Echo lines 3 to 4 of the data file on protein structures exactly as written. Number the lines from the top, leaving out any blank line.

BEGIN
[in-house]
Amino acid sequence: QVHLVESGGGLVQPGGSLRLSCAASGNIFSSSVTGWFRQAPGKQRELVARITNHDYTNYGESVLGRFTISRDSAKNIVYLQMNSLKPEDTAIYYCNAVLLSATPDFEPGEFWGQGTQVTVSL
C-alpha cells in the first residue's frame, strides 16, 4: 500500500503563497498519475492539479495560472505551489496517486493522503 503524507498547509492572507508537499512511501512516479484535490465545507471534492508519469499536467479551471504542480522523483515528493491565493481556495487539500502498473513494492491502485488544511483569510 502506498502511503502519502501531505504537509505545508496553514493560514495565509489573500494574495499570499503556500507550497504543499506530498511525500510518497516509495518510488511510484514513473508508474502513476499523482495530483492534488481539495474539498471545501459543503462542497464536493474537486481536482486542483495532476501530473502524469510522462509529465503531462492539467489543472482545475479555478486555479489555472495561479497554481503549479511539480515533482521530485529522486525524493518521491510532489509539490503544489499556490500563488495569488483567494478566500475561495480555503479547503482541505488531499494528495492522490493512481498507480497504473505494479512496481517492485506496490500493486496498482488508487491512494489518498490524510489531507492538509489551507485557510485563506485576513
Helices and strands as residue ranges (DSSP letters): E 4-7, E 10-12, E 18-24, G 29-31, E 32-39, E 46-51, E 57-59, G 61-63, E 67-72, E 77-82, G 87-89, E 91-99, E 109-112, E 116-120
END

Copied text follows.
C-alpha cells in the first residue's frame, strides 16, 4: 500500500503563497498519475492539479495560472505551489496517486493522503 503524507498547509492572507508537499512511501512516479484535490465545507471534492508519469499536467479551471504542480522523483515528493491565493481556495487539500502498473513494492491502485488544511483569510 502506498502511503502519502501531505504537509505545508496553514493560514495565509489573500494574495499570499503556500507550497504543499506530498511525500510518497516509495518510488511510484514513473508508474502513476499523482495530483492534488481539495474539498471545501459543503462542497464536493474537486481536482486542483495532476501530473502524469510522462509529465503531462492539467489543472482545475479555478486555479489555472495561479497554481503549479511539480515533482521530485529522486525524493518521491510532489509539490503544489499556490500563488495569488483567494478566500475561495480555503479547503482541505488531499494528495492522490493512481498507480497504473505494479512496481517492485506496490500493486496498482488508487491512494489518498490524510489531507492538509489551507485557510485563506485576513
Helices and strands as residue ranges (DSSP letters): E 4-7, E 10-12, E 18-24, G 29-31, E 32-39, E 46-51, E 57-59, G 61-63, E 67-72, E 77-82, G 87-89, E 91-99, E 109-112, E 116-120